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        Sandy to boost construction jobs as storm spurs home repairs

        Date:Nov 5,2012

        Demand for construction workers and materials is likely to receive a boost as homeowners in coastal areas of New York and New Jersey rebuild after their properties were devastated by flooding and heavy winds.

        “It’s the most adverse way you ever want to see positive growth,” Tom Jeffery, chief hazard scientist for CoreLogic, said in a telephone interview. “But a high percent of damaged properties are going to be repaired.” CoreLogic, a real estate information service based in Irvine, California, estimated that 95,000 homes with a value of $40bn are located in the coastal areas hit hardest by Sandy.

        Insured losses from Sandy to onshore properties, including all types of commercial and residential real estate and items such as automobiles, will range from $7bn to $15bn, according to AIR Worldwide, a catastrophe-modeling firm based in Boston. Reis Inc, a New York-based research firm, gave a preliminary estimate of total property damage from the storm of $30bn to $40bn, countered by reconstruction efforts valued at $25bn to $30bn. “This nets out to around a $10bn to $15bn loss for the economy as a whole,” Victor Calanog, head of research and economics at Reis, said in an e-mail.

        Most homes in low-lying coastal areas are required to have flood insurance, which should cover much of the repair costs, Jeffery said. Federal and local governments have offered financial assistance to help uninsured property owners rebuild after other disasters, such as Hurricane Katrina in 2005 and last year’s Hurricane Irene, he said.

        Fannie Mae and Freddie Mac, which control more than half of all US mortgages, announced they were offering as much as one year of payment forbearance for owners of properties harmed by Sandy in communities designated national disaster areas.

        Almost 739,000 properties in Sandy’s path have negative equity of at least 25 percent, potentially giving owners of those homes a reason to stop paying the mortgage and be foreclosed upon, according to RealtyTrac Inc.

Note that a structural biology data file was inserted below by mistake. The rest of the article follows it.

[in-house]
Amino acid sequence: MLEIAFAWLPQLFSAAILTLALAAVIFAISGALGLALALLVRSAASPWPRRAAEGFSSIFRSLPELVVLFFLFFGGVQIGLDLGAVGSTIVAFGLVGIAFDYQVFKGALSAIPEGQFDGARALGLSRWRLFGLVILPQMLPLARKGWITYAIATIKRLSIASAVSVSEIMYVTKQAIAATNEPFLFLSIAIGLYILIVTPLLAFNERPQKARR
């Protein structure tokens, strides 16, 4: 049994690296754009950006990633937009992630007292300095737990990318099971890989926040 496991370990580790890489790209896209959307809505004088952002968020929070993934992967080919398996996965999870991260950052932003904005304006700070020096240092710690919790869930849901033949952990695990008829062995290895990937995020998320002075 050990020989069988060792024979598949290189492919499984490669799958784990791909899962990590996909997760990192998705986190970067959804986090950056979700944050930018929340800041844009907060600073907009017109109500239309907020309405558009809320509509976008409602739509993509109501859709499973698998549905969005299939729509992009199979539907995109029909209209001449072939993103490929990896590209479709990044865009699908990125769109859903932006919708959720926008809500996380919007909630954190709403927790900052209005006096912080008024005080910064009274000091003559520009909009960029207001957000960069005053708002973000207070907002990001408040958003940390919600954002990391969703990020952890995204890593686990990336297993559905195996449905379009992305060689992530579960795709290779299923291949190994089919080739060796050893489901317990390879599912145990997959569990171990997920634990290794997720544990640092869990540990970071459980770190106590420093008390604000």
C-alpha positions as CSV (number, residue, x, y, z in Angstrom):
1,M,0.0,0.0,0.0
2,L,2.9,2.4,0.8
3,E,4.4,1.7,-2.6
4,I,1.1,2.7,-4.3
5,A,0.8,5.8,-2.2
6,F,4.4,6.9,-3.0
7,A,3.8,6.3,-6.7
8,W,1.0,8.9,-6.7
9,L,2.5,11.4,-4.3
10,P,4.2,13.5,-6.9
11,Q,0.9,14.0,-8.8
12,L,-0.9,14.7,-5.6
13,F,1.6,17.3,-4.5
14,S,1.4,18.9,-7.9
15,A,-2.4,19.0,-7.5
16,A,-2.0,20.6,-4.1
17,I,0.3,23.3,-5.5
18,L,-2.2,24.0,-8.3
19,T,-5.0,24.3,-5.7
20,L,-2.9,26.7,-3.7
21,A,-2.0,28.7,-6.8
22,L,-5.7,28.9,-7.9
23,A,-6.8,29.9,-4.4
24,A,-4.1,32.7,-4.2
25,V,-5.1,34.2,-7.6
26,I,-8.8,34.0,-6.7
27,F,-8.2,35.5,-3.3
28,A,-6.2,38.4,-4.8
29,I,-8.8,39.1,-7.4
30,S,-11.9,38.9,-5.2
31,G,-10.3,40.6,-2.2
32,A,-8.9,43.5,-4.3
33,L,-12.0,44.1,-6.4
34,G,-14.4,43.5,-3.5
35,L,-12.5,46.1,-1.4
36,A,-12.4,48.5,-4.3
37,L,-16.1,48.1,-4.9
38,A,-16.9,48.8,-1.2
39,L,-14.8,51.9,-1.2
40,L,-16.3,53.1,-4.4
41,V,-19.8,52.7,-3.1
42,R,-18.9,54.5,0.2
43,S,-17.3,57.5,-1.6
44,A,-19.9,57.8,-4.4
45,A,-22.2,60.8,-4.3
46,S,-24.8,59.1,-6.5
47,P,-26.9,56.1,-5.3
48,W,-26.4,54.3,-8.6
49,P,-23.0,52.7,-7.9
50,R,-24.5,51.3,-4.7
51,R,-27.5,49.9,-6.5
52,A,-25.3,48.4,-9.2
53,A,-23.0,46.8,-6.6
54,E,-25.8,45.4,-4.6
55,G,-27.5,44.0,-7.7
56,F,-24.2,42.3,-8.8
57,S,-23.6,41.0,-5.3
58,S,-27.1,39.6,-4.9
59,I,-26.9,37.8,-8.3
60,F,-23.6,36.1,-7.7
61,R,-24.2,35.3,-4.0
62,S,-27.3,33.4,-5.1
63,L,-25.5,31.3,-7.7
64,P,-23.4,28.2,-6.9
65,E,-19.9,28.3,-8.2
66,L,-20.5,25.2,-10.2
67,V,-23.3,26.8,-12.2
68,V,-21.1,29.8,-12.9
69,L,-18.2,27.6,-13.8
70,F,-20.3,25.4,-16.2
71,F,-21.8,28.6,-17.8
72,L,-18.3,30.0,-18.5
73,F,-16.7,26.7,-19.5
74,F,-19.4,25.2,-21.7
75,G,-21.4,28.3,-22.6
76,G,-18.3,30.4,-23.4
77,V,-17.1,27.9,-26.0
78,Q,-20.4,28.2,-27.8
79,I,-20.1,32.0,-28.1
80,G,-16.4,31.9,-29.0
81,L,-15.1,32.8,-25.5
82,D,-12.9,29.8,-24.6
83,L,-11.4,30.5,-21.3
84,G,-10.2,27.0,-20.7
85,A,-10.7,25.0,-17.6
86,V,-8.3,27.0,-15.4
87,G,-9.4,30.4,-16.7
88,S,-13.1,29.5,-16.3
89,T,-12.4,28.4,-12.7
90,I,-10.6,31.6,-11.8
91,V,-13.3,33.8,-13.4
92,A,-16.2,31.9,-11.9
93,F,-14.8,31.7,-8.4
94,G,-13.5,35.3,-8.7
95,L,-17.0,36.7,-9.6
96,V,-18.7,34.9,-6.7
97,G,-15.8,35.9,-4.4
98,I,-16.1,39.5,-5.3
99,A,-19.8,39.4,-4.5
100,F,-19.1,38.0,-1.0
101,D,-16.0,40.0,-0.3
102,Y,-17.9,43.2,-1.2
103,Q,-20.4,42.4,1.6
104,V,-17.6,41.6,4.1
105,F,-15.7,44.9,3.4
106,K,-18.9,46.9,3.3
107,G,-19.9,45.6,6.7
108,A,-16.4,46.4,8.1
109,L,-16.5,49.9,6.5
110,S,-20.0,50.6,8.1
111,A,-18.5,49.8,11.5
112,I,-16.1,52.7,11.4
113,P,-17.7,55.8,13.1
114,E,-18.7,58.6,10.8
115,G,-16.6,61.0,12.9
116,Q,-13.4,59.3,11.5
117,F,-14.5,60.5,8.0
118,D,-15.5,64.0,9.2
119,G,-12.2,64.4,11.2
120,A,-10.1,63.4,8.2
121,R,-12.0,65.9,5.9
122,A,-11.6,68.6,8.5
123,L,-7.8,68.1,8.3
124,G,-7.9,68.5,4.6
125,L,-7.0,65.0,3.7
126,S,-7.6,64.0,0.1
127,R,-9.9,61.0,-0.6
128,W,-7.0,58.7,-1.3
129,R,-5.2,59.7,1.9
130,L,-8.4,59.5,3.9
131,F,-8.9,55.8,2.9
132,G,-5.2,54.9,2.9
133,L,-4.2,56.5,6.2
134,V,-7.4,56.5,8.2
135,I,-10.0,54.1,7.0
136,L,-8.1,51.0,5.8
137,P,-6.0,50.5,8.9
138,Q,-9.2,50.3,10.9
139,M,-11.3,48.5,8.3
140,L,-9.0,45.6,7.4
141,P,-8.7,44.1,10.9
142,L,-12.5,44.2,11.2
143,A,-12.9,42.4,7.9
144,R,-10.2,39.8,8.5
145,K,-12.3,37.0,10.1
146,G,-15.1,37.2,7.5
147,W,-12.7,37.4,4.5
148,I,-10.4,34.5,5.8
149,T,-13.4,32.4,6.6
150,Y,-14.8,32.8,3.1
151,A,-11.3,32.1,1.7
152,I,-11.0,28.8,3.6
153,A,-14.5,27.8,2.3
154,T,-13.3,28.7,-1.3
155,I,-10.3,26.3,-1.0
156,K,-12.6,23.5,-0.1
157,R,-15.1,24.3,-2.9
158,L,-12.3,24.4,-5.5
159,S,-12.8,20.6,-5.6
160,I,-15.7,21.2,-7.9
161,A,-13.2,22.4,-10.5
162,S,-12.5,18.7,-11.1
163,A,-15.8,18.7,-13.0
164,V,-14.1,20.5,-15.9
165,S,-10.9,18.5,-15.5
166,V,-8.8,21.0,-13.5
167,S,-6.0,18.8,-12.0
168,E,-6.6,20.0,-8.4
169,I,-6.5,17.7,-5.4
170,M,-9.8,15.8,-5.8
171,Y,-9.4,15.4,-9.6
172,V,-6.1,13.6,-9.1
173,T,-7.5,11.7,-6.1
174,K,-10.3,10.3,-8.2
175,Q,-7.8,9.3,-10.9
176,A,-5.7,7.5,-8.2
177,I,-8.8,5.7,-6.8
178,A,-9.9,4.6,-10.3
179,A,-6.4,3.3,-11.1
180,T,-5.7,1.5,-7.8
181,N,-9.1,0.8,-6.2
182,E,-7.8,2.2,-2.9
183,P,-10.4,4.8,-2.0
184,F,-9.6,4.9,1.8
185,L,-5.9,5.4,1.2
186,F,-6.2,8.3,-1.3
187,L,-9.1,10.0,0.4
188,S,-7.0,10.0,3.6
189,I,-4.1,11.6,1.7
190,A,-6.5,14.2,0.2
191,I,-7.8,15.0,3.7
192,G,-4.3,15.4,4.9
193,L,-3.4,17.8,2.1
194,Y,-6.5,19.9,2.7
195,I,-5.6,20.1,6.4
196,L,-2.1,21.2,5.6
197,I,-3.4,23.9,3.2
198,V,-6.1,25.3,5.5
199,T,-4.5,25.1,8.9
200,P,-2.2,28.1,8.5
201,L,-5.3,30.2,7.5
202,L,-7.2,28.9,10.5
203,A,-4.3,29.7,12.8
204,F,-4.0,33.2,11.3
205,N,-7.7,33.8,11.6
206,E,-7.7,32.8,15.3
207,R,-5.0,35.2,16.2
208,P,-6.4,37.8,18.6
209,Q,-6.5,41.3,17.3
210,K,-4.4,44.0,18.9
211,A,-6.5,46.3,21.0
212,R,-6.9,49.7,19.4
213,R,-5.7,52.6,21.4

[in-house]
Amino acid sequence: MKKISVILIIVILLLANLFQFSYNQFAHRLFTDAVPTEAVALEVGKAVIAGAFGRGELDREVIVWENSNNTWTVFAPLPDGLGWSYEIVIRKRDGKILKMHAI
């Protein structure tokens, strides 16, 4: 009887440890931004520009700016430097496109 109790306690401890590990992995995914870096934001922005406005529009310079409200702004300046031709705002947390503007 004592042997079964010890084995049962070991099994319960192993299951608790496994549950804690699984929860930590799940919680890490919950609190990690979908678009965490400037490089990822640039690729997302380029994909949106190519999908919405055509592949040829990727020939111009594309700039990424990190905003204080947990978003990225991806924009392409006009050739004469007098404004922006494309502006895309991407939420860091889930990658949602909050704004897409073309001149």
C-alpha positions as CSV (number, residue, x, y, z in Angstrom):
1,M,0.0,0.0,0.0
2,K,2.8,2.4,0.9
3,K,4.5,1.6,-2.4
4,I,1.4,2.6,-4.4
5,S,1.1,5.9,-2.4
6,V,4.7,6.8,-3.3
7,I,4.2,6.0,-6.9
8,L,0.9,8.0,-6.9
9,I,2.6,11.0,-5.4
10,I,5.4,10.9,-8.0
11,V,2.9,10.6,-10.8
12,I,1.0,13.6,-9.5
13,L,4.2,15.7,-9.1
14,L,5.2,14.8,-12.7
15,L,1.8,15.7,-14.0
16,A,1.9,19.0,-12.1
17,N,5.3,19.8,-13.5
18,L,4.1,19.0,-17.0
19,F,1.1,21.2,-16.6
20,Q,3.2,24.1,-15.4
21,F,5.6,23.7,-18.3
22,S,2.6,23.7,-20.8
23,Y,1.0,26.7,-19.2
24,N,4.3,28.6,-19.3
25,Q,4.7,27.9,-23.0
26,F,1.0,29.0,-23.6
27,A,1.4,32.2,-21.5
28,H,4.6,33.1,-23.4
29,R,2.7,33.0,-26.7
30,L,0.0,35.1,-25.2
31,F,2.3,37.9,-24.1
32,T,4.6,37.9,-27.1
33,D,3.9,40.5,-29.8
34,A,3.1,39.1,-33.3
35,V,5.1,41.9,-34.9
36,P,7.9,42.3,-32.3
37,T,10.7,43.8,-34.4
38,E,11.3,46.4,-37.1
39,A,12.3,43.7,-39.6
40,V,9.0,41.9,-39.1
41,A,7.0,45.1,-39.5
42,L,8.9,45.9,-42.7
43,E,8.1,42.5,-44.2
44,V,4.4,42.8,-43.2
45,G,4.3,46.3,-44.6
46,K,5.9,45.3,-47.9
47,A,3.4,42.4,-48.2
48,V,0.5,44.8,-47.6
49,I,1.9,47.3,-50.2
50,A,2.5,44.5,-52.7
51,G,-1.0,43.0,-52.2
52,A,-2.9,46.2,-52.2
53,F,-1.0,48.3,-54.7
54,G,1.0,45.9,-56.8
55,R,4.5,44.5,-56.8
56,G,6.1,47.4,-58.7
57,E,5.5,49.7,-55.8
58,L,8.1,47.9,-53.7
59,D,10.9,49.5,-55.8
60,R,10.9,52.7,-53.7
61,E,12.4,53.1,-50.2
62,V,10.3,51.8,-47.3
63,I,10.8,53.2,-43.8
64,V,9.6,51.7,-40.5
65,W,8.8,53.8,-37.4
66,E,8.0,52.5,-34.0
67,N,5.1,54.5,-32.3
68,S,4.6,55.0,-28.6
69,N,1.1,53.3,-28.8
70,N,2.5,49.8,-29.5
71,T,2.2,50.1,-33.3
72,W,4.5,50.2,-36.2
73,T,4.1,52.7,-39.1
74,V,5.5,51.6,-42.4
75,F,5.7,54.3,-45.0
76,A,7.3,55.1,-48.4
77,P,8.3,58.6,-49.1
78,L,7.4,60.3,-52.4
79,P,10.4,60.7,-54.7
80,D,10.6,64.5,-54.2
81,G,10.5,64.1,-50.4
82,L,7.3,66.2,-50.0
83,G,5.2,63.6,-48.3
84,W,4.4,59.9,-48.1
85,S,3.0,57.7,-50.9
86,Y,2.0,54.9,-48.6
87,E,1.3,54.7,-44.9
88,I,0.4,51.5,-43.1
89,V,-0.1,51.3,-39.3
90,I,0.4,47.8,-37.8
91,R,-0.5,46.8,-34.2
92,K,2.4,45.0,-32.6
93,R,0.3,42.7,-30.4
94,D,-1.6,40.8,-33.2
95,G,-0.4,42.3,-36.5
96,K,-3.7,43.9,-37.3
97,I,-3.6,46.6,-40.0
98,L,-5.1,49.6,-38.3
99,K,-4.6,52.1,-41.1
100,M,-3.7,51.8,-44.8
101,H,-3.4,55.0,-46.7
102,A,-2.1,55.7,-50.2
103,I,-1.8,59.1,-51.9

US construction employment is still recovering from the last recession, with about 2.2 million fewer jobs today than the 2007 peak of 7.7 million workers, according to the Bureau of Labour Statistics. “We are likely to see localized spikes in construction employment throughout November and the winter as crews are mobilised to rebuild communities damaged by Hurricane Sandy,” Ken Simonson, chief economist for the Associated General Contractors of America, an industry trade group based in Washington, said.

        The total impact on employment from reconstruction work, however, “is likely to be minimal, as planned projects in hurricane-damaged communities are put on hold while people rebuild,” Simonson said. Housing and home-building, which led the US into the recession, have contributed to gross domestic product growth this year. Real residential fixed investment increased 14.4 percent in the third quarter, after an 8.5 percent gain in the previous three months, the Bureau of Economic Affairs reported October 26.

        Home starts jumped to an annual pace of 872,000 in September, a four-year high, Commerce Department figures showed on October 17. Prices for existing homes climbed in August by the most in two years as low interest rates, a diminishing supply of discounted foreclosed properties and a growing US economy spurred demand. The S&P/Case-Shiller index of property values in 20 cities rose 2 percent in August from a year earlier, the biggest annual gain since July 2010, the group said. The median forecast of 25 economists in a Bloomberg survey projected a 1.9 percent gain.

        In the New York metropolitan area, prices fell 2.3 percent in the 12 months through August. Only Atlanta had a bigger drop among the 20 cities in the index. The storm is more likely to raise labour costs than prices for materials, said Martin Connor, chief financial officer at Toll Brothers, the largest US luxury-home builder.

        TypeInfo: news

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